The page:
Theatre department produces a fall show amidst a pandemic

Director Grif Sadow leads senior Olivia Henson and sophomore Charlie Corbett during zoom rehearsals for the play

Photo by Sierra Penning

Director Grif Sadow leads senior Olivia Henson and sophomore Charlie Corbett during zoom rehearsals for the play “Kodachrome” by Adam Szymkowicz. Due to the COVID-19 pandemic, rehearsals have been switched to a virtual format.

Sierra Penning, Social Media Editor

The theatre department is just beginning rehearsals for its annual fall production. This year, in addition to the routine stresses of producing a show, the department must face an even bigger challenge: the ongoing pandemic. Actors, technicians and the staff involved must adhere to the Minnesota Department of Health (MDH) safety guidelines while still putting on a quality production. 

While there are no additional safety guidelines established for performers by the MDH, the well being of all involved in the production is still paramount. Grif Sadow, the District Theatre Coordinator and director of the department, is not only following the standard guidelines (social distancing, requiring masks, etc.), but also implementing additional precautions to keep participants safe.

“We’re probably not going to have a live audience, so we’ll be streaming a taped version of our production. Blocking [stage movement] actors will be 12 feet apart because speaking in a theatrical way or singing, you need more space without a mask. We will wear masks when we’re not taping or doing a run through and we won’t share costumes, props or wigs. Everything will be cleaned in between rehearsals,” Sadow explained. 

This year’s fall show is “Kodachrome” by Adam Szymkowicz, a dramatic comedy about the different stages of love. Selecting a show can be an arduous task. Directors have to take numerous factors into consideration. The most common being practicality and the overall content of the script. 

Sadow selected “Kodachrome” because, “it’s able to be recorded and streamed, and not all shows are able to do that. It’s made up of vignettes and small group scenes. Because I can only have so many actors on stage safely physically distanced that script made it possible.” He added, “The script itself, as I read it I actually got chills, it was just so well written. The characters, the relationships and the themes, just dealing with the importance of life, moment by moment, especially in this time in our lives.”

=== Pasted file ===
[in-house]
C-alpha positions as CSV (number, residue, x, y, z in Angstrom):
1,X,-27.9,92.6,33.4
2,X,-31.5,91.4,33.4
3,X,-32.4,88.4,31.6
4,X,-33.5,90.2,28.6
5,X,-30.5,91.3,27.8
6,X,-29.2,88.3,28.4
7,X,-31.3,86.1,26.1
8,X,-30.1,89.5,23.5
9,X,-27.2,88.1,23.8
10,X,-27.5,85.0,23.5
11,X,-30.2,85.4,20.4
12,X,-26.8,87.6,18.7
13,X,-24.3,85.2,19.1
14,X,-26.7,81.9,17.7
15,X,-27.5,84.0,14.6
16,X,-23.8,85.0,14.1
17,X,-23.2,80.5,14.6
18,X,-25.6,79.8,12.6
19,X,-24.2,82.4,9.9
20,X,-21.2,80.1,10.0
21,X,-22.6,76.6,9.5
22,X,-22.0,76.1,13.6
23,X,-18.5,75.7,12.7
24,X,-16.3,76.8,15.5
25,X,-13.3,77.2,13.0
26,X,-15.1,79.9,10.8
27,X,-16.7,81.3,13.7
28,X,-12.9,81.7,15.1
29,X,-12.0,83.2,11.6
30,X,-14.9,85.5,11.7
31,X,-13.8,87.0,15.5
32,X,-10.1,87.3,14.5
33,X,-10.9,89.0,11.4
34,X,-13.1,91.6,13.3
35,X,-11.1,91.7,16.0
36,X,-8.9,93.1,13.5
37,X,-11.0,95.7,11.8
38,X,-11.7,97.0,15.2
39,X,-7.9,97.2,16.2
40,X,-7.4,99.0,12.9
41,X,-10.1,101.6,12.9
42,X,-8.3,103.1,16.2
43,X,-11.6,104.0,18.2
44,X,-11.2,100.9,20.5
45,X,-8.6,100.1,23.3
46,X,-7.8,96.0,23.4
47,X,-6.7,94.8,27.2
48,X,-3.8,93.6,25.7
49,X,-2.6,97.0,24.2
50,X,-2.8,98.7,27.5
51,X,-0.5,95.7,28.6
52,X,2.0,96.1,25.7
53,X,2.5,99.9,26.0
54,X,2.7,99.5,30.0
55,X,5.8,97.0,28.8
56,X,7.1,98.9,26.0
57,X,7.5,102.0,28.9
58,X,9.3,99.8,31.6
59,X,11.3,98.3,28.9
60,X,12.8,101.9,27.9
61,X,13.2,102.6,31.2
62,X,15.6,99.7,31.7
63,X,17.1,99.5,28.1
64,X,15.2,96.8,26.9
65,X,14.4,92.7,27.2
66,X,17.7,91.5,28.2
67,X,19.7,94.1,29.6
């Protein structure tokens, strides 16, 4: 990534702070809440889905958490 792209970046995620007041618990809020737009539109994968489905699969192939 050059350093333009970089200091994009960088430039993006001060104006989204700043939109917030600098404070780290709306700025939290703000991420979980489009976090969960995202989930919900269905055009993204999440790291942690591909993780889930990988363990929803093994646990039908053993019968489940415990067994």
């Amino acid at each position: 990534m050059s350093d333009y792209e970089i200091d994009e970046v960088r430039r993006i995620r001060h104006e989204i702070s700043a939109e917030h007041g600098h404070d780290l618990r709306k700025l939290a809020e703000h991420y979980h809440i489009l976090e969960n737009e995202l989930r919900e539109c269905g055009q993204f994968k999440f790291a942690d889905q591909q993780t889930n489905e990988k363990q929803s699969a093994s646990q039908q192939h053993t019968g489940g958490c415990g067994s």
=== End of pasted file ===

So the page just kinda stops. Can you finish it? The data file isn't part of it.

After a successful week of auditions and callbacks, the cast of “Kodachrome” began rehearsals Sept. 29. In theatre the first rehearsals of a show are crucial for cast bonding. This year, however, with rehearsals being held almost exclusively through Zoom these opportunities for bonding can be limited. 

“It’s weird,” senior and actress in the show Avery Mitchell said. “That we’re not able to be together and share this accomplishment in person, but I’m sure we’ll have plenty of more time to bond over the next several weeks.”    

I think we have been shaken, but theatre people have an irrepressible spirit and they always find a way to come back.”

— Grif Sadow

Of course, the pandemic has not only affected those onstage, but those backstage as well. Technicians and others working behind the scenes have had to quickly adapt to alterations in the production process, such as a later start and alterations to work schedules. 

“We only got started last week (9/28-10/2) and we have less than a month before our first performance. Our time this year is also extremely limited due to the aforementioned late start and staggered days when we are allowed to be here on top of the fact that we have to be out of [the auditorium] by 4 pm every day so it can be cleaned,” sophomore technician Gavin Boren explained.   

Although the ability to produce the fall show is a spark of positivity for students and staff due to the pandemic many in the performing arts face an uncertain future. 

Sadow added, “I think we have been shaken, but theatre people have an irrepressible spirit and they always find a way to come back.”    

 District theatre coordinator and department director Grif Sadow: “The script itself, as I read it I actually got chills, it was just so well written. The characters, the relationships and the themes, just dealing with the importance of life, moment by moment, especially in this time in our lives.”